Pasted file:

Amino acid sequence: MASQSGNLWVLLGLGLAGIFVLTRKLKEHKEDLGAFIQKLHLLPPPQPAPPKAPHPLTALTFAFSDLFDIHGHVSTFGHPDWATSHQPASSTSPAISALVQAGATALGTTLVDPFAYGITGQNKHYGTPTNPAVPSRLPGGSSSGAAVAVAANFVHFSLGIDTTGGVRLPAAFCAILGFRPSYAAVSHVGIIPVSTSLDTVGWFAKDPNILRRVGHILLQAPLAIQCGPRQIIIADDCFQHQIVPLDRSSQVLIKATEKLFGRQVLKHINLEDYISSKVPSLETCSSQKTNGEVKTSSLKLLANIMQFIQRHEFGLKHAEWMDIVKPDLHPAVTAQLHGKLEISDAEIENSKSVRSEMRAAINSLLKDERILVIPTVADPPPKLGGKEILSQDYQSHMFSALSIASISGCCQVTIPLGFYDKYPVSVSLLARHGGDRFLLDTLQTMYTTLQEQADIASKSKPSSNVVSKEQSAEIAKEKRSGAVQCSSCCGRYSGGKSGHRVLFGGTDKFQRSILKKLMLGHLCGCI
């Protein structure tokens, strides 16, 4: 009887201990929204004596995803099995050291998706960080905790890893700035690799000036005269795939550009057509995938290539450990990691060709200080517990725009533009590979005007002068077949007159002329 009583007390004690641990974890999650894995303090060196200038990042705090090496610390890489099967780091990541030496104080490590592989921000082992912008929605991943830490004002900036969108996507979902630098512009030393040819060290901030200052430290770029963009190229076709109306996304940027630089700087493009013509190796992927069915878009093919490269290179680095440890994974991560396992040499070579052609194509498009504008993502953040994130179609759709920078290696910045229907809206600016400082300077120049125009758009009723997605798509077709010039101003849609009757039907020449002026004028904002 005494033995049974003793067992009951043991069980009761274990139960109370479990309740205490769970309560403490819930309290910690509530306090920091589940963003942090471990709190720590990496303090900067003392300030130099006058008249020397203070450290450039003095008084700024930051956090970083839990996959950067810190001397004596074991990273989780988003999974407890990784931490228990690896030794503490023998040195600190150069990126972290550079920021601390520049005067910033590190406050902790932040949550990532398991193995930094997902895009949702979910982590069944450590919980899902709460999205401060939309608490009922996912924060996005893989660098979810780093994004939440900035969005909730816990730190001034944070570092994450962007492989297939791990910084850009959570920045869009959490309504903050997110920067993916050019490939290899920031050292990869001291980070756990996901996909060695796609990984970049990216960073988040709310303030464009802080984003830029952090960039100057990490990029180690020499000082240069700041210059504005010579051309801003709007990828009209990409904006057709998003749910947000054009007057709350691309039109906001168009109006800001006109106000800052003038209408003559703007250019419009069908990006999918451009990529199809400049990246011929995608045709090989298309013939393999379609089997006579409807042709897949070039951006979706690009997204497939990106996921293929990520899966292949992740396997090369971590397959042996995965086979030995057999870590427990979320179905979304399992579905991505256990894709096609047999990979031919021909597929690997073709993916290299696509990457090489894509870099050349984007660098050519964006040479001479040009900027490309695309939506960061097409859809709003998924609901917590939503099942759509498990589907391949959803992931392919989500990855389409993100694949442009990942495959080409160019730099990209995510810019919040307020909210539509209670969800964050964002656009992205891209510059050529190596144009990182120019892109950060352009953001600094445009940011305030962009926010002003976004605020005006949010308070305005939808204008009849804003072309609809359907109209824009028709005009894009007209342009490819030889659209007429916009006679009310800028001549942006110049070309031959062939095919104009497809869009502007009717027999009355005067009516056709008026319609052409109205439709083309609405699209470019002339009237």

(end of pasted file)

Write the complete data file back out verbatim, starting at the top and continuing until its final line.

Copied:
Amino acid sequence: MASQSGNLWVLLGLGLAGIFVLTRKLKEHKEDLGAFIQKLHLLPPPQPAPPKAPHPLTALTFAFSDLFDIHGHVSTFGHPDWATSHQPASSTSPAISALVQAGATALGTTLVDPFAYGITGQNKHYGTPTNPAVPSRLPGGSSSGAAVAVAANFVHFSLGIDTTGGVRLPAAFCAILGFRPSYAAVSHVGIIPVSTSLDTVGWFAKDPNILRRVGHILLQAPLAIQCGPRQIIIADDCFQHQIVPLDRSSQVLIKATEKLFGRQVLKHINLEDYISSKVPSLETCSSQKTNGEVKTSSLKLLANIMQFIQRHEFGLKHAEWMDIVKPDLHPAVTAQLHGKLEISDAEIENSKSVRSEMRAAINSLLKDERILVIPTVADPPPKLGGKEILSQDYQSHMFSALSIASISGCCQVTIPLGFYDKYPVSVSLLARHGGDRFLLDTLQTMYTTLQEQADIASKSKPSSNVVSKEQSAEIAKEKRSGAVQCSSCCGRYSGGKSGHRVLFGGTDKFQRSILKKLMLGHLCGCI
């Protein structure tokens, strides 16, 4: 009887201990929204004596995803099995050291998706960080905790890893700035690799000036005269795939550009057509995938290539450990990691060709200080517990725009533009590979005007002068077949007159002329 009583007390004690641990974890999650894995303090060196200038990042705090090496610390890489099967780091990541030496104080490590592989921000082992912008929605991943830490004002900036969108996507979902630098512009030393040819060290901030200052430290770029963009190229076709109306996304940027630089700087493009013509190796992927069915878009093919490269290179680095440890994974991560396992040499070579052609194509498009504008993502953040994130179609759709920078290696910045229907809206600016400082300077120049125009758009009723997605798509077709010039101003849609009757039907020449002026004028904002 005494033995049974003793067992009951043991069980009761274990139960109370479990309740205490769970309560403490819930309290910690509530306090920091589940963003942090471990709190720590990496303090900067003392300030130099006058008249020397203070450290450039003095008084700024930051956090970083839990996959950067810190001397004596074991990273989780988003999974407890990784931490228990690896030794503490023998040195600190150069990126972290550079920021601390520049005067910033590190406050902790932040949550990532398991193995930094997902895009949702979910982590069944450590919980899902709460999205401060939309608490009922996912924060996005893989660098979810780093994004939440900035969005909730816990730190001034944070570092994450962007492989297939791990910084850009959570920045869009959490309504903050997110920067993916050019490939290899920031050292990869001291980070756990996901996909060695796609990984970049990216960073988040709310303030464009802080984003830029952090960039100057990490990029180690020499000082240069700041210059504005010579051309801003709007990828009209990409904006057709998003749910947000054009007057709350691309039109906001168009109006800001006109106000800052003038209408003559703007250019419009069908990006999918451009990529199809400049990246011929995608045709090989298309013939393999379609089997006579409807042709897949070039951006979706690009997204497939990106996921293929990520899966292949992740396997090369971590397959042996995965086979030995057999870590427990979320179905979304399992579905991505256990894709096609047999990979031919021909597929690997073709993916290299696509990457090489894509870099050349984007660098050519964006040479001479040009900027490309695309939506960061097409859809709003998924609901917590939503099942759509498990589907391949959803992931392919989500990855389409993100694949442009990942495959080409160019730099990209995510810019919040307020909210539509209670969800964050964002656009992205891209510059050529190596144009990182120019892109950060352009953001600094445009940011305030962009926010002003976004605020005006949010308070305005939808204008009849804003072309609809359907109209824009028709005009894009007209342009490819030889659209007429916009006679009310800028001549942006110049070309031959062939095919104009497809869009502007009717027999009355005067009516056709008026319609052409109205439709083309609405699209470019002339009237």